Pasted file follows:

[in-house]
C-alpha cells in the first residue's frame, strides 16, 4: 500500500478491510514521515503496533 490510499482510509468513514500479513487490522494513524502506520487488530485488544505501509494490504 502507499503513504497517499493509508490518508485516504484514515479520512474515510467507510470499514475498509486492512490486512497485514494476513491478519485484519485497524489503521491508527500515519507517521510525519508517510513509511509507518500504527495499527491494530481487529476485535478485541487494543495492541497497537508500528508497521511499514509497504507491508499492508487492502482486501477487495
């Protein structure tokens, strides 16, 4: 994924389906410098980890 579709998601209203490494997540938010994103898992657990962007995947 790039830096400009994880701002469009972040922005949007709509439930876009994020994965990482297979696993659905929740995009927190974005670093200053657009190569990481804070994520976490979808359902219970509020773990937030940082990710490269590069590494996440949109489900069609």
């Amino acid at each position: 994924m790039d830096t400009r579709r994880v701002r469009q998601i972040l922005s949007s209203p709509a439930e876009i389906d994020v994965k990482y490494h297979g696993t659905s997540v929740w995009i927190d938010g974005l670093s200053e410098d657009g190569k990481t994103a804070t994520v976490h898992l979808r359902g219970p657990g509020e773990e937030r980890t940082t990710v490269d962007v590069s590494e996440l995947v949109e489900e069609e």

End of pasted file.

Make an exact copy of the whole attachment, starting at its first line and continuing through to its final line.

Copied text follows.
[in-house]
C-alpha cells in the first residue's frame, strides 16, 4: 500500500478491510514521515503496533 490510499482510509468513514500479513487490522494513524502506520487488530485488544505501509494490504 502507499503513504497517499493509508490518508485516504484514515479520512474515510467507510470499514475498509486492512490486512497485514494476513491478519485484519485497524489503521491508527500515519507517521510525519508517510513509511509507518500504527495499527491494530481487529476485535478485541487494543495492541497497537508500528508497521511499514509497504507491508499492508487492502482486501477487495
């Protein structure tokens, strides 16, 4: 994924389906410098980890 579709998601209203490494997540938010994103898992657990962007995947 790039830096400009994880701002469009972040922005949007709509439930876009994020994965990482297979696993659905929740995009927190974005670093200053657009190569990481804070994520976490979808359902219970509020773990937030940082990710490269590069590494996440949109489900069609």
């Amino acid at each position: 994924m790039d830096t400009r579709r994880v701002r469009q998601i972040l922005s949007s209203p709509a439930e876009i389906d994020v994965k990482y490494h297979g696993t659905s997540v929740w995009i927190d938010g974005l670093s200053e410098d657009g190569k990481t994103a804070t994520v976490h898992l979808r359902g219970p657990g509020e773990e937030r980890t940082t990710v490269d962007v590069s590494e996440l995947v949109e489900e069609e």